Sorrell v IMS Health Has Far-Reaching Privacy Implications
On April 26, 2011, the U.S. Supreme Court heard the case of Sorrell et al. v. IMS Health Inc. et al. At issue is the constitutionality of a Vermont state statute that prohibits the use of drug prescribing information for the purpose of commercial marketing of drugs to physicians and other prescribers, without the consent of the prescriber. The data at issue is identified by prescriber but is de-identified (per standards under the Health Insurance Portability and Accountability Act or HIPAA) with respect to patients. Both the state of Vermont and a number of amici contend that the statute was enacted in part to protect privacy interests of both patients and prescribers. A number of health data mining companies challenged the law, claiming their use of this information for marketing purposes is protected by the First Amendment.
CDT drafted an in-depth memo examining the issues raised (and not raised) in the case; the arguments made in the memo were summarized in a recent Perspectives piece in iHealthBeat. We raised significant concerns about the potential for the Court to hold that the First Amendment rights of corporations trump the privacy of patients and others. However, we questioned whether Vermont’s law was legitimately aimed at protecting the privacy rights of patients. We also cautioned that recognition by the Court of a broad privacy right on the part of physicians and other prescribers could derail a number of important health reform efforts that require collection and analysis of data about provider treatment patterns.
A review of the transcript from the hearing suggests that the Justices did not buy the argument that the Vermont statute was enacted to protect patient privacy. To the extent that the patient privacy issue was raised at all, Justice Ginsberg seemed to conclude that “the patient is already taken care of by the Federal law.” (HIPAA prohibits the sale of patient-identifiable data for marketing purposes.) There was, however, more discussion about whether Vermont could legitimately enact a statute that provided physicians and other prescribers with some choice as to whether data about their prescribing practices could be sold for commercial marketing purposes.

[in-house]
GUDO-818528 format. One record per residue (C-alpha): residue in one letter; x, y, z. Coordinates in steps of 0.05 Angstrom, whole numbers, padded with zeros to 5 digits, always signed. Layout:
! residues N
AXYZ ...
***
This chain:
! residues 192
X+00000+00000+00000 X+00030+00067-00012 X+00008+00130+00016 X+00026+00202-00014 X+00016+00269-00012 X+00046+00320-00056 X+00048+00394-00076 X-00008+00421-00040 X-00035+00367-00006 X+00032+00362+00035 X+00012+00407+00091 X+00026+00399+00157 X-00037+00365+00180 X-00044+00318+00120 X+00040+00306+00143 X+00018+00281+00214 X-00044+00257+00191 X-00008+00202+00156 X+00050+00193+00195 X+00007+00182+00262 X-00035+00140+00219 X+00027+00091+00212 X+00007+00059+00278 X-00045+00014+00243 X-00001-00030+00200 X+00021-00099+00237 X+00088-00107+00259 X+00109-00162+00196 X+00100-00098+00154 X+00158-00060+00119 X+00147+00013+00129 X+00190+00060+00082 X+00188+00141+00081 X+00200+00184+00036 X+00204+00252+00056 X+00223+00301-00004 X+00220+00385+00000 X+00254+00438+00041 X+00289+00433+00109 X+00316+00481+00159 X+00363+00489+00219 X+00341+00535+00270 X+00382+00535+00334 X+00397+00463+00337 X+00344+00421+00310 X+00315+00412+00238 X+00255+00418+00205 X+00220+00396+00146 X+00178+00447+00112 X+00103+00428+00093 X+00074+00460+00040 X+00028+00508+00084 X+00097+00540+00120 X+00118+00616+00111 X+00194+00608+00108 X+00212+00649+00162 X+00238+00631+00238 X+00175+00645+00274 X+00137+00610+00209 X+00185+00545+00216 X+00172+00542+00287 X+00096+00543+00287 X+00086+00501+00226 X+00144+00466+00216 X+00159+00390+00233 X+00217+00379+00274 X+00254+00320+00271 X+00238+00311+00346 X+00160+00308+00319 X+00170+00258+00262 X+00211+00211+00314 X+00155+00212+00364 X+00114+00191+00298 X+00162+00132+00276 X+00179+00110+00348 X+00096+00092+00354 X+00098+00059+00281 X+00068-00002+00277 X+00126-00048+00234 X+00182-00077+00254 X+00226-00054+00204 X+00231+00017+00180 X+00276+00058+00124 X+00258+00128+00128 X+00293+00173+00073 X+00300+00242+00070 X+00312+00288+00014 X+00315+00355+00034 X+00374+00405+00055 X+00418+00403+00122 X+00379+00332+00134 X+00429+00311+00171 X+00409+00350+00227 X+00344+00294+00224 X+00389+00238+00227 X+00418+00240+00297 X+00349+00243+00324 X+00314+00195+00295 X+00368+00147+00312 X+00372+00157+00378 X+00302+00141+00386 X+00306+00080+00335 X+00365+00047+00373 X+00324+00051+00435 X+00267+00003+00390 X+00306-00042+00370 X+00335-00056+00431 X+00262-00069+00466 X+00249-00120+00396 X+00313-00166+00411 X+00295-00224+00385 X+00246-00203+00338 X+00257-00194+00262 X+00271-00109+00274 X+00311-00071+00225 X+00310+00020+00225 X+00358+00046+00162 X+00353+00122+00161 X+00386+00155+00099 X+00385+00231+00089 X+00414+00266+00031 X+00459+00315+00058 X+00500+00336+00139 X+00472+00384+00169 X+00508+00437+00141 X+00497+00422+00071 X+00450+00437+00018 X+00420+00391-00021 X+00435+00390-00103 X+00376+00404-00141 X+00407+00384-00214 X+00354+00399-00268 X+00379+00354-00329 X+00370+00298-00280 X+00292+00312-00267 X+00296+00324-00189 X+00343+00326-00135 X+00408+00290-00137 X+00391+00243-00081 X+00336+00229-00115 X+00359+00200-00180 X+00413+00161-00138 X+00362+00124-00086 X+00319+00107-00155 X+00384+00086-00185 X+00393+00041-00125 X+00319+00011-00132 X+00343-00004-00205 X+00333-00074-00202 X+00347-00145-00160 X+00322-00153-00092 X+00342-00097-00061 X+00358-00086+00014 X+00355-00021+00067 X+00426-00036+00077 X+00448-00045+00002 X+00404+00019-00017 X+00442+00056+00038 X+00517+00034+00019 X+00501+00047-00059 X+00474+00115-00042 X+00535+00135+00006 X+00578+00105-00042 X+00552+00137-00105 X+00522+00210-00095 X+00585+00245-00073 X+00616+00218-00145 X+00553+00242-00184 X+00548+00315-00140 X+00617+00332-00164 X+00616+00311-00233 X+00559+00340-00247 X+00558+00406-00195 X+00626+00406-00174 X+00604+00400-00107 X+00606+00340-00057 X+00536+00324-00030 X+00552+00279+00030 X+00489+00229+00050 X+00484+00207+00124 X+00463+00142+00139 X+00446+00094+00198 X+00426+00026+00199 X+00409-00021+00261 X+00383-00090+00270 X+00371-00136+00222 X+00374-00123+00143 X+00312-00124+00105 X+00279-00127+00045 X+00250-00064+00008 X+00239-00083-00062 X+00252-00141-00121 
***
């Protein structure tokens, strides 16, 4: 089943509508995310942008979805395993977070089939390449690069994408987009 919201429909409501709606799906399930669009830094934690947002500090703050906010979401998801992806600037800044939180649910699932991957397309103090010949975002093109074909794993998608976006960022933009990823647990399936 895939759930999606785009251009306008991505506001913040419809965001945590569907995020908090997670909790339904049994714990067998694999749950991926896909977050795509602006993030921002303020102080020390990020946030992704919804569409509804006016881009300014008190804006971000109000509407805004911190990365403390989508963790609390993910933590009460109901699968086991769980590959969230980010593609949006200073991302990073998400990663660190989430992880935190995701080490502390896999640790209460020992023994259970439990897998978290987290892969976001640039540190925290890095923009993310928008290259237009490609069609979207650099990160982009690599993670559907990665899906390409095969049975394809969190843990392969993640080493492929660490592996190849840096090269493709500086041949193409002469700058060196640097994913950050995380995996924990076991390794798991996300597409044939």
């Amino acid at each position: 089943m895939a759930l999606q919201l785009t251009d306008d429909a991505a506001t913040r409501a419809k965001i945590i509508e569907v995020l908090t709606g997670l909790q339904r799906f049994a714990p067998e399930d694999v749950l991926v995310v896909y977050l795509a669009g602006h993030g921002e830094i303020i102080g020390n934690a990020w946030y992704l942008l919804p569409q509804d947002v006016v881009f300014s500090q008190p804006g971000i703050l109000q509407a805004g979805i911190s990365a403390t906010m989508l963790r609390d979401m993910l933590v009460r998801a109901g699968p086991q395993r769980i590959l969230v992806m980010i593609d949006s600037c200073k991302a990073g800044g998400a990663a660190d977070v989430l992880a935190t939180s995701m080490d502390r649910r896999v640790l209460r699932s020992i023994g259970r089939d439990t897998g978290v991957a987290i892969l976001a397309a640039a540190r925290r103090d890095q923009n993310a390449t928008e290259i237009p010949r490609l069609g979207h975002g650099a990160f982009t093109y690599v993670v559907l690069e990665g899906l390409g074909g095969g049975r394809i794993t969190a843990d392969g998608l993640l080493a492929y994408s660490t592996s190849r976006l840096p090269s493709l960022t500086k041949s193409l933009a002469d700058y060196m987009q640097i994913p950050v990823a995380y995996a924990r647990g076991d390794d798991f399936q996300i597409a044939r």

Of note, a number of Justices – including Justices Scalia, Roberts, Kennedy and Ginsburg – seemed to focus most on whether the Vermont law violated the First Amendment because it discriminated against commercial speech – prohibiting the use of this data for commercial marketing purposes while allowing it to be used for speech promoting Vermont’s interest and the interests of health insurers in controlling drug costs. For example, Justice Ginsberg questioned the attorney for the State of Vermont about how the statute could be upheld in light of the Court’s precedents striking down statutes that favor one speaker over another.
We are facing an important moment in the effort to secure comprehensive personal information privacy protections for consumers. That effort would be upended if the Court were to find in this case that corporate First Amendment rights trump privacy protections. However, the confrontation between corporate First Amendment rights and privacy can be avoided if the Court decides this case on the narrow basis of whether the statute inappropriately discriminates against particular types of speech or speakers.